The campaign began on Monday when phishers started sending emails seemingly coming from “support” at Microsoft, Graham Cluley, Sophos' senior technology consultant, said in a blog post Tuesday. The message told users they have, “(1) new message from Outlook Microsoft.” But, the email said users must “re-configure” Outlook settings to read it. The email provided a link to a phishing page that lures users into handing over email settings, Cluley said.
Just one day after the attack began, it changed, Cluley told SCMagazineUS.com Wednesday. Overnight Tuesday, the phishing site went down and the attack morphed so that instead of providing a phishing link, the newest versions of the emails now contain a malicious attachment. The attached file is a fake anti-virus product, that tries to scare users into making a purchase, Cluley said.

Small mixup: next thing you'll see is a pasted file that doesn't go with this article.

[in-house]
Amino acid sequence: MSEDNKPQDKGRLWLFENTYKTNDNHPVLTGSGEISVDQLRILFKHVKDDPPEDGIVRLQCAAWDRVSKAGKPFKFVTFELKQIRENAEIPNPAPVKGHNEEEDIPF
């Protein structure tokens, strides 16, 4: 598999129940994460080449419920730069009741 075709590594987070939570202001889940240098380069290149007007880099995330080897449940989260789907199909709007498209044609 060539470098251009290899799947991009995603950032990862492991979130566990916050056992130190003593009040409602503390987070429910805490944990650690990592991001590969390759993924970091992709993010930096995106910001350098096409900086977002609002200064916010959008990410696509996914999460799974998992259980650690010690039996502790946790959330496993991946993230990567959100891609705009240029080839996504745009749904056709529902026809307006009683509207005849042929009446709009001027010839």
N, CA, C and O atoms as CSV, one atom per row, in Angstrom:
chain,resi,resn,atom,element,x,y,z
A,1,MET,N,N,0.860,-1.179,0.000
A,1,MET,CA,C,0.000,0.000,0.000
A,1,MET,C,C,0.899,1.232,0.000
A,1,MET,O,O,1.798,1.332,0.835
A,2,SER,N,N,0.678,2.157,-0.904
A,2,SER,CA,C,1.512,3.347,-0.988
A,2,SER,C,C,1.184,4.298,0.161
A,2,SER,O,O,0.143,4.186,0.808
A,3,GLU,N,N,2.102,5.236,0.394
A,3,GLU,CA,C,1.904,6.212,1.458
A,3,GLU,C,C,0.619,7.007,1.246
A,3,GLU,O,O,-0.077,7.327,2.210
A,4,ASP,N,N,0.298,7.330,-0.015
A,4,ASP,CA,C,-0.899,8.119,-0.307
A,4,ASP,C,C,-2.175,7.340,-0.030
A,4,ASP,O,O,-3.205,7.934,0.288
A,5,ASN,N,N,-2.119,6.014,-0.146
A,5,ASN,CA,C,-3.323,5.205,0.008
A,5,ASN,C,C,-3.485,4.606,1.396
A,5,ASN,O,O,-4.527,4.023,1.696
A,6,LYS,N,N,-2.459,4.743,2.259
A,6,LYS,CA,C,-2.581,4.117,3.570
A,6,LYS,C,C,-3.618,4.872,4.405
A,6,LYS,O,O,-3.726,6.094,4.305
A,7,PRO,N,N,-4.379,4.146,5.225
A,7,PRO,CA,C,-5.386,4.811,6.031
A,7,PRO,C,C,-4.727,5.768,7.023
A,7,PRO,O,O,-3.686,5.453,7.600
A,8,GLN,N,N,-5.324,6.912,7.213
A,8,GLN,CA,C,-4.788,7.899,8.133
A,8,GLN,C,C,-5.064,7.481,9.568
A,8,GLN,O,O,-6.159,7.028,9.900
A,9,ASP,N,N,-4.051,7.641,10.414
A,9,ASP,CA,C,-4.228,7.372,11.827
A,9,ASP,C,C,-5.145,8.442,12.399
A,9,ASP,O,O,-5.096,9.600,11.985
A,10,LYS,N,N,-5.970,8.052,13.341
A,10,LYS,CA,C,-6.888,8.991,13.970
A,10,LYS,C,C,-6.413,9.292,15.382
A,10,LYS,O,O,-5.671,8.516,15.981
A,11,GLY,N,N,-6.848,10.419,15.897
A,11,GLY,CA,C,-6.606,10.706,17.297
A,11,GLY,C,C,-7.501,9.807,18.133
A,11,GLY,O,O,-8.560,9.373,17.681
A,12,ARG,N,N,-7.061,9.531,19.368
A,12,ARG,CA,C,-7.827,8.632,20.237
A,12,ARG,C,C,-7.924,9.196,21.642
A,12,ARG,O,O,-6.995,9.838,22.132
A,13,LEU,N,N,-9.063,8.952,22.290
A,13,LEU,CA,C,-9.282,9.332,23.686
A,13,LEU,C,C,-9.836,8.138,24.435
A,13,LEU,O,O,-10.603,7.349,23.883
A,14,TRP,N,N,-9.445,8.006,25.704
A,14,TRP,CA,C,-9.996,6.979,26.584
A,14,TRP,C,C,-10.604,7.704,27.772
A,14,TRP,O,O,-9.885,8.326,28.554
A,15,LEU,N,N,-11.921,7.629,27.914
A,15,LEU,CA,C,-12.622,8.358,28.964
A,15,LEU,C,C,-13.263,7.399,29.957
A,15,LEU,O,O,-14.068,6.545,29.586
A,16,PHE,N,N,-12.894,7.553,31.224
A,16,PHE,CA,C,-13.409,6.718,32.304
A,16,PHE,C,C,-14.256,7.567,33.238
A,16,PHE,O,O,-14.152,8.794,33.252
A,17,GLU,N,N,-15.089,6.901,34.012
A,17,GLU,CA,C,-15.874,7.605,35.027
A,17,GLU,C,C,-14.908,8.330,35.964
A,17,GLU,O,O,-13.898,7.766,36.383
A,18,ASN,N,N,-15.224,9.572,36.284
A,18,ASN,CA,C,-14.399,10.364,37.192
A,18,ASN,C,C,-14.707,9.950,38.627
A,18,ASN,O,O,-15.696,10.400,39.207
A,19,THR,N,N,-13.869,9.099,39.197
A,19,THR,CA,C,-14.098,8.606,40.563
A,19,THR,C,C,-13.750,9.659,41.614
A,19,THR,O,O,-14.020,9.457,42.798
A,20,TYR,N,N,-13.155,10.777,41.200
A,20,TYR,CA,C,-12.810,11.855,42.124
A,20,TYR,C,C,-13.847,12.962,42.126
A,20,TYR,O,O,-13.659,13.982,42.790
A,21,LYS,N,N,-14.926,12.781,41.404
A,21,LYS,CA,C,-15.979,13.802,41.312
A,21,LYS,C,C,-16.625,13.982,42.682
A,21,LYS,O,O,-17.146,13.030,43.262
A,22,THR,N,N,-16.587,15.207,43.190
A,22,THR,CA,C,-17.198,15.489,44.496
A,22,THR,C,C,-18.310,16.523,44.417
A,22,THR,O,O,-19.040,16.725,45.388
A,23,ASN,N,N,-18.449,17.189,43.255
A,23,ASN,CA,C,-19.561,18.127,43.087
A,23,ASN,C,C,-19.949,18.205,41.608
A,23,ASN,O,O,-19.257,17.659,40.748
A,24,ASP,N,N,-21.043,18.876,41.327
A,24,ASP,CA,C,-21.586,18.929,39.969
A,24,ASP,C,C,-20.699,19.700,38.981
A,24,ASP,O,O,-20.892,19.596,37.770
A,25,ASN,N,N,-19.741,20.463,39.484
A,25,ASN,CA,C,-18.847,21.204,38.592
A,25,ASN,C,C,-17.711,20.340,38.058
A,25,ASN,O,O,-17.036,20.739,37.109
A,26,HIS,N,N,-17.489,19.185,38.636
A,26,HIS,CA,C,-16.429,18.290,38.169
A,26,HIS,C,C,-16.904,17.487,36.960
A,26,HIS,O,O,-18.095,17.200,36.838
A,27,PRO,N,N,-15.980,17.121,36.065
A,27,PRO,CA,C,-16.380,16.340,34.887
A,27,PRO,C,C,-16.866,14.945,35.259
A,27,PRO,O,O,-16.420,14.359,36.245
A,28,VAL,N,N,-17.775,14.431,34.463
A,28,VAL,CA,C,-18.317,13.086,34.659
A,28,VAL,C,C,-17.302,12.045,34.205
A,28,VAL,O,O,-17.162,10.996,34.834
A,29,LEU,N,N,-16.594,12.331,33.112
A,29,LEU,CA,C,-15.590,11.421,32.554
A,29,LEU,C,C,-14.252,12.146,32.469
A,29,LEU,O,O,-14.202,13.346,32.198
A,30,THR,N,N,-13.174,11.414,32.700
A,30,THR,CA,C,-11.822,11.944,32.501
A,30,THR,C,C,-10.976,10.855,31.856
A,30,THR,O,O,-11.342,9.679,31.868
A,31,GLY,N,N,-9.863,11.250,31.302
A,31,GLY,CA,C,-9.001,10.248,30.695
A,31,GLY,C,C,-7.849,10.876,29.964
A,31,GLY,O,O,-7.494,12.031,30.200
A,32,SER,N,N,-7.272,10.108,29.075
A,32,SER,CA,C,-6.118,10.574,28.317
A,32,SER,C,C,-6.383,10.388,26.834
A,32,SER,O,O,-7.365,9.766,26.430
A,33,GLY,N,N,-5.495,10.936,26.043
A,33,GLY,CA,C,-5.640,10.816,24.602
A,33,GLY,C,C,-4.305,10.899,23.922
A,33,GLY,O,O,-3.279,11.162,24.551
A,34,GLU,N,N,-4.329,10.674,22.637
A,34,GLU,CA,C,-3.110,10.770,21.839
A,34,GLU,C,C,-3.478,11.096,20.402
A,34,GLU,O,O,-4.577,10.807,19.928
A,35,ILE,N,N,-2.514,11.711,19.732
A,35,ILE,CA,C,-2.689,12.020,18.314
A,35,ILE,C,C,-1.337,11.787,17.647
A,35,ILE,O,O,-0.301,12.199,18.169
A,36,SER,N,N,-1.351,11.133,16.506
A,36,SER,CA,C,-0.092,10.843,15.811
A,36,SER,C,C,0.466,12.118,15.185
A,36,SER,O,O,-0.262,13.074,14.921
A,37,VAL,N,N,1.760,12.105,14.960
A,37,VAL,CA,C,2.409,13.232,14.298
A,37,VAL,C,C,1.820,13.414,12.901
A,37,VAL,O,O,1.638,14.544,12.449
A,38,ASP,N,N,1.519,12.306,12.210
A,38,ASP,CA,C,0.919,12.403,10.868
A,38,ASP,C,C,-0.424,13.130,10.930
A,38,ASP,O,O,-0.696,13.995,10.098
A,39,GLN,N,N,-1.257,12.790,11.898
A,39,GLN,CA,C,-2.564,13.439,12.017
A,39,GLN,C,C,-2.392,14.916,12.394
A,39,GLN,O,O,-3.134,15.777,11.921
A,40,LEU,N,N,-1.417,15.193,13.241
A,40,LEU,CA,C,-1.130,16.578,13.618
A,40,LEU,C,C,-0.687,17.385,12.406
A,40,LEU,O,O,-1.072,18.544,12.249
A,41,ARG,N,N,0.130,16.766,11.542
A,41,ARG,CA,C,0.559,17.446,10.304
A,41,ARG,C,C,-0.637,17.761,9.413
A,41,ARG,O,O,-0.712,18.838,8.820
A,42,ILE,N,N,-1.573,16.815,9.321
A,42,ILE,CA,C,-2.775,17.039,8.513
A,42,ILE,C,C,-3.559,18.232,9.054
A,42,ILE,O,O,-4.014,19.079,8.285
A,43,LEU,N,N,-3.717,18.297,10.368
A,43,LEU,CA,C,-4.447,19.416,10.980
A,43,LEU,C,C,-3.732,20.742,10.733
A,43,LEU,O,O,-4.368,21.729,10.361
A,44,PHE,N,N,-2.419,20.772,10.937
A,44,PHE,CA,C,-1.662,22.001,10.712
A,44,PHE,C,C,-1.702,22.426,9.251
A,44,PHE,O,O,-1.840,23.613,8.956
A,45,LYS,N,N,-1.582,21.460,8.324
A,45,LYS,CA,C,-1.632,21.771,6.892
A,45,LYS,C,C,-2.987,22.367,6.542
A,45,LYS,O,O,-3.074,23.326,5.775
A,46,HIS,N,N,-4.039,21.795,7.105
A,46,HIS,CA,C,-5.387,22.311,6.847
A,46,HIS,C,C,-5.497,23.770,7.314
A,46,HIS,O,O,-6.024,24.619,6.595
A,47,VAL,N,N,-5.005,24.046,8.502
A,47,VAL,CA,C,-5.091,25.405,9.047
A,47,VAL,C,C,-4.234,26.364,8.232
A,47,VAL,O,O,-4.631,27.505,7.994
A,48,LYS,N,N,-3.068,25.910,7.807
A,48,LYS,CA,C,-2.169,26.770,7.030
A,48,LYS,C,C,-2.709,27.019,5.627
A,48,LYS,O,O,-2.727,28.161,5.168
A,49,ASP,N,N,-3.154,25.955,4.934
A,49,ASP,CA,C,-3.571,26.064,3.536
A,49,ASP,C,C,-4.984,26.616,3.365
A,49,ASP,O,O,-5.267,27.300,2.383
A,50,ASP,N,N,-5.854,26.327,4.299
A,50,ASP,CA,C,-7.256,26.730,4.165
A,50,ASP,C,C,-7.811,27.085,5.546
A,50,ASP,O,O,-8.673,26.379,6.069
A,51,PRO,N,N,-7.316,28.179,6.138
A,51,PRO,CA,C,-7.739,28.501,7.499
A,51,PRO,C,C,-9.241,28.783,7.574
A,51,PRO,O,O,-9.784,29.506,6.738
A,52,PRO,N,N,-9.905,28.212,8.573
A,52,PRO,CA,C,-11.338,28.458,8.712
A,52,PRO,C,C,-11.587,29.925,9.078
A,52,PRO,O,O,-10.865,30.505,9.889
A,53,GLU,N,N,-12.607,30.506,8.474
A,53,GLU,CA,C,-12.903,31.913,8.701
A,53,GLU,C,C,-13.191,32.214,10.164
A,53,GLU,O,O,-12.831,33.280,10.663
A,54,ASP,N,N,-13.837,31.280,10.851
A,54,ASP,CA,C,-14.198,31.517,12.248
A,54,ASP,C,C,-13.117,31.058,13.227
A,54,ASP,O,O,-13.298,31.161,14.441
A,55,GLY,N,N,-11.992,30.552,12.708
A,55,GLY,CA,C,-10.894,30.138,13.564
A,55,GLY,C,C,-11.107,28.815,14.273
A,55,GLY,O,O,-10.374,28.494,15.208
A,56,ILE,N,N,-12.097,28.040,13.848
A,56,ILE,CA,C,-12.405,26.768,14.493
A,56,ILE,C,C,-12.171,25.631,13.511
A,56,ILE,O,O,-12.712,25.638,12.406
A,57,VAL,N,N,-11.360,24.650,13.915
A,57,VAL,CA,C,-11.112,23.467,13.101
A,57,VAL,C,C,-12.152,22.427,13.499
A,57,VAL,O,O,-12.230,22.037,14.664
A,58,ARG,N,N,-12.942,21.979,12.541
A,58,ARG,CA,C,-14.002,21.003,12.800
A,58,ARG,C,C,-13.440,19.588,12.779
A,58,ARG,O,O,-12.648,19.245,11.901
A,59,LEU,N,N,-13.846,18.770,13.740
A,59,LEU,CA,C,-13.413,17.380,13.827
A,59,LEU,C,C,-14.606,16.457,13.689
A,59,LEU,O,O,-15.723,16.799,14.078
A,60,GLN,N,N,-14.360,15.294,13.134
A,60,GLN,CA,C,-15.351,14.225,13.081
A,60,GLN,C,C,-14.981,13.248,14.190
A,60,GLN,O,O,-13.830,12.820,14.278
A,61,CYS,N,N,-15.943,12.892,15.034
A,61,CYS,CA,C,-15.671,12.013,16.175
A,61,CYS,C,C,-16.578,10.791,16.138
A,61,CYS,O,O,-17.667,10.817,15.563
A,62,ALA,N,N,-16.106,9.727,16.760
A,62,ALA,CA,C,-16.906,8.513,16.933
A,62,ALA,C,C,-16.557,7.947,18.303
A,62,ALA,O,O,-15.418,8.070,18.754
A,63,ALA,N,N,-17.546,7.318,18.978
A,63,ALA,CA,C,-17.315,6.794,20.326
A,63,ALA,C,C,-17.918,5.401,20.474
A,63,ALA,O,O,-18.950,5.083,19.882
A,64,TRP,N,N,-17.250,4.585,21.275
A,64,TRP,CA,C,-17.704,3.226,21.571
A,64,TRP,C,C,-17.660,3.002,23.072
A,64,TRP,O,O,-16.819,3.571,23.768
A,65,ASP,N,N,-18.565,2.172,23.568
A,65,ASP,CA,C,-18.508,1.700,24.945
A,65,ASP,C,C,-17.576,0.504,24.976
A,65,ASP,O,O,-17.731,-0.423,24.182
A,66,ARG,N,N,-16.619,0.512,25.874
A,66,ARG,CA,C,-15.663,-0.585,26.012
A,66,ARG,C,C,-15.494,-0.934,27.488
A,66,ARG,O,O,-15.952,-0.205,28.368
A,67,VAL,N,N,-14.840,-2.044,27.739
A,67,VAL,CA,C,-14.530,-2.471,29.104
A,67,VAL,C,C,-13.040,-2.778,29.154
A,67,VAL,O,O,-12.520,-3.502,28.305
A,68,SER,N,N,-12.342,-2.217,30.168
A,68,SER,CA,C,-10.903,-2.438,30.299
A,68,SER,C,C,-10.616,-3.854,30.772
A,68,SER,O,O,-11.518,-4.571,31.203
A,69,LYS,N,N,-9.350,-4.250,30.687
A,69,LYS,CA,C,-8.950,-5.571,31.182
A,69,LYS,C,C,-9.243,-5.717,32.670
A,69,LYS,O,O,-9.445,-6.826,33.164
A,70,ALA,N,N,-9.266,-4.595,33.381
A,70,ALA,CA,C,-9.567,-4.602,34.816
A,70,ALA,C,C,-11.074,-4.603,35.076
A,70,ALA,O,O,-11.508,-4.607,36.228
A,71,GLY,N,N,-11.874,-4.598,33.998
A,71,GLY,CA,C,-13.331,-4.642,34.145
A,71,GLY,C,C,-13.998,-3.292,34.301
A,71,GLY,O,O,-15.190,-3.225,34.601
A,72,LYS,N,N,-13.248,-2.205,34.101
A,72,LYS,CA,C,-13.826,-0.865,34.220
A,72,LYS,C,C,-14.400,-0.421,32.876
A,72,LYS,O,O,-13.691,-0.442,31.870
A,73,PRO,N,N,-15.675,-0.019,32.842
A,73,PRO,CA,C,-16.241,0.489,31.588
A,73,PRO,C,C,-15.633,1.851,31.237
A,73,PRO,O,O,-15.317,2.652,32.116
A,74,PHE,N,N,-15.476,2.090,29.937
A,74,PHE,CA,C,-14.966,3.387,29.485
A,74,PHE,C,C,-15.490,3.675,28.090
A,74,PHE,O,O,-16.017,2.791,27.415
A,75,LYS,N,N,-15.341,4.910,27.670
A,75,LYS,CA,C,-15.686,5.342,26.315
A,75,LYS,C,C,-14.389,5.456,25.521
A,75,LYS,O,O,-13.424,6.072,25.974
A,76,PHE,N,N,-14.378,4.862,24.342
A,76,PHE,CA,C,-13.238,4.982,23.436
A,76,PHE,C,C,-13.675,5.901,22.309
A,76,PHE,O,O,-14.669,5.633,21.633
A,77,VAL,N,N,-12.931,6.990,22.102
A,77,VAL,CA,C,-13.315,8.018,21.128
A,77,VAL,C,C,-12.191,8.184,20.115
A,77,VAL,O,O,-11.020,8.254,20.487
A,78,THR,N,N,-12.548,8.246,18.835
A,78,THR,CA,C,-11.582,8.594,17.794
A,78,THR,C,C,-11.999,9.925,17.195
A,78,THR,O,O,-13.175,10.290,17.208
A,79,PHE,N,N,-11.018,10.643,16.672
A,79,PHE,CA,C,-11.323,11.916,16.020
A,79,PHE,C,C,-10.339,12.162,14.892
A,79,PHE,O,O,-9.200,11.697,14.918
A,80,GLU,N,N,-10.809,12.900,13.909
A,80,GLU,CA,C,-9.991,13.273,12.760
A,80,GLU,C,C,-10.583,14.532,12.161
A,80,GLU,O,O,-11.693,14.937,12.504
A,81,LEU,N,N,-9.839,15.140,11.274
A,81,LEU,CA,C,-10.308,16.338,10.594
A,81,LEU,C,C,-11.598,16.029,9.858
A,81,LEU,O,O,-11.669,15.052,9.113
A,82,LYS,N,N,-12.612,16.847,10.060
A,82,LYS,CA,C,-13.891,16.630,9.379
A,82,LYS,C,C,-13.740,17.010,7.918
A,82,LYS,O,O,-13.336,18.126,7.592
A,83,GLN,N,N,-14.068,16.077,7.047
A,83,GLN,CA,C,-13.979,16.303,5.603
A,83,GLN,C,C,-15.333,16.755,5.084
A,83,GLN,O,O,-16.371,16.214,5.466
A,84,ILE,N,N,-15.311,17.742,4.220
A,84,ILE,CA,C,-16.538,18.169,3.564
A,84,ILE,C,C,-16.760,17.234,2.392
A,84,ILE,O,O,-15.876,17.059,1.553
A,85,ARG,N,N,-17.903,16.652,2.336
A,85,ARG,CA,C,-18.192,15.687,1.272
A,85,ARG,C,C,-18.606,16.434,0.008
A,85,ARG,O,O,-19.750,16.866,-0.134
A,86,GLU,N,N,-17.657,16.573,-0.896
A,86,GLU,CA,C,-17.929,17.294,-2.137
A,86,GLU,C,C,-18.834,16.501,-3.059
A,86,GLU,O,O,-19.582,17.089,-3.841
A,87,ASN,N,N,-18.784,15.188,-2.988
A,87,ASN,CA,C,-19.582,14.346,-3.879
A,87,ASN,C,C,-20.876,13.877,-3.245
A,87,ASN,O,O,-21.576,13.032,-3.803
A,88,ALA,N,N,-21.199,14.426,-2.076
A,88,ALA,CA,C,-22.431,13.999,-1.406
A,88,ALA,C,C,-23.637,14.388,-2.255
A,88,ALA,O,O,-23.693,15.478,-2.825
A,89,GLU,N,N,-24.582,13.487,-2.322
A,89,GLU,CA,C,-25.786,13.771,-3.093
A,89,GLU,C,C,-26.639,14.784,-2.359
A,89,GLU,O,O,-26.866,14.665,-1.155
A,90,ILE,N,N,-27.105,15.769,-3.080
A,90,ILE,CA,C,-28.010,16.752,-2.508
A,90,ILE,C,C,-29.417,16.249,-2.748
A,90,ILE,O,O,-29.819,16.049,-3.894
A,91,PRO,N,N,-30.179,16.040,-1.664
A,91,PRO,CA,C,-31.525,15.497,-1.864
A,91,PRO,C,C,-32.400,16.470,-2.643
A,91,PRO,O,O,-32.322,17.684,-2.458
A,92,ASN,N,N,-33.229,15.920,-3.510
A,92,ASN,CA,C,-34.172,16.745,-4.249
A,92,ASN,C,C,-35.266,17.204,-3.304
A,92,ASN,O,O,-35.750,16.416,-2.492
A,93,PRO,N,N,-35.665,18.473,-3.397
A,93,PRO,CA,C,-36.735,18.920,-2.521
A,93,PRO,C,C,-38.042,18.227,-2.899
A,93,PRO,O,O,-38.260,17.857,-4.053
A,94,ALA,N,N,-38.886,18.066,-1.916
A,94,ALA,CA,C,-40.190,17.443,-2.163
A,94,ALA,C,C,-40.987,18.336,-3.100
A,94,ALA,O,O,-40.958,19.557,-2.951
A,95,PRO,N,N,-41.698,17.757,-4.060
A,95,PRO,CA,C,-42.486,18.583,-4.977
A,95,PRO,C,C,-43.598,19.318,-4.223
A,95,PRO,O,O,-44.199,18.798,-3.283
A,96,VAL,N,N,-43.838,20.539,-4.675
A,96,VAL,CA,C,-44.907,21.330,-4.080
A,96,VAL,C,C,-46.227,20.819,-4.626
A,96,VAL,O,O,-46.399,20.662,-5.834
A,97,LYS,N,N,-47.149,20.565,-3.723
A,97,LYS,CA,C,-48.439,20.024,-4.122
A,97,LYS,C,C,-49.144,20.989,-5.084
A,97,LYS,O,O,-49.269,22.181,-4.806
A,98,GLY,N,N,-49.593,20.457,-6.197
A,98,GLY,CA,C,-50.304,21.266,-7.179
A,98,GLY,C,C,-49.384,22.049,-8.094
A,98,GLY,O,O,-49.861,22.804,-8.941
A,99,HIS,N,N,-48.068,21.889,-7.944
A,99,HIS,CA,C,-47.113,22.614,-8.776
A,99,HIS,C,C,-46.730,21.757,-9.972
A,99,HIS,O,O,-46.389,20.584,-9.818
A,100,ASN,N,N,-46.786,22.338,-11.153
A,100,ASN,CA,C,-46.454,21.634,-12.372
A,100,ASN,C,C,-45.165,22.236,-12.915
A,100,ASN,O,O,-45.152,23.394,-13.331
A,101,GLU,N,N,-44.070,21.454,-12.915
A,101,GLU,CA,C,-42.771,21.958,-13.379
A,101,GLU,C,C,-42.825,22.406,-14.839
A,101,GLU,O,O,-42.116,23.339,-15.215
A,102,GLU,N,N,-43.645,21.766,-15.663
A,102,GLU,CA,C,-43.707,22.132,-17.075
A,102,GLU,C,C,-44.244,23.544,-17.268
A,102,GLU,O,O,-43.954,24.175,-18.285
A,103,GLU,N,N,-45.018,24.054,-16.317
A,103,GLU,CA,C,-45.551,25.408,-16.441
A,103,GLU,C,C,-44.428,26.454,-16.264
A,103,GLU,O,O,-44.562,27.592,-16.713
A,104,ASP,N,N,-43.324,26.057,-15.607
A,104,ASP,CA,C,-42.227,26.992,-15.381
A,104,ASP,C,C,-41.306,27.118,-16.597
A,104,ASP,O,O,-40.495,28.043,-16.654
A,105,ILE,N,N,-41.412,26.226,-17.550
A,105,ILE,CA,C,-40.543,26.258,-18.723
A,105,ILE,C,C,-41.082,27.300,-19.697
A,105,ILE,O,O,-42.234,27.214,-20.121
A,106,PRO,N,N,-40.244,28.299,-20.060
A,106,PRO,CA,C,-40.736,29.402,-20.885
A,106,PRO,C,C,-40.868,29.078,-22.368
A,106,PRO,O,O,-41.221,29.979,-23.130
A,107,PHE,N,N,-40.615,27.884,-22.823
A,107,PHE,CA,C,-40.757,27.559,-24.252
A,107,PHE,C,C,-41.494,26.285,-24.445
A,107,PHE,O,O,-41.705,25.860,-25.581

Cluley said that Sophos does not have any indication of whose behind this, but what is clear is that this isn't the first time the attack has been modified. This past weekend, the domain used in the phishing site in Monday and Tuesday's attack was used in a banking phishing campaign, targeting the Commonwealth Bank of Australia, Cluley said. In that attack, users were told they qualified to take part in a “$50 credit reward survey.” Users were told to follow the link to take part in a five question survey to receive their credit reward.
“Everyone needs to take a spoonful of skepticism each morning,” Cluley said. “People are too trusting of their email, and need to learn to think before they click on a link or open an attachment.”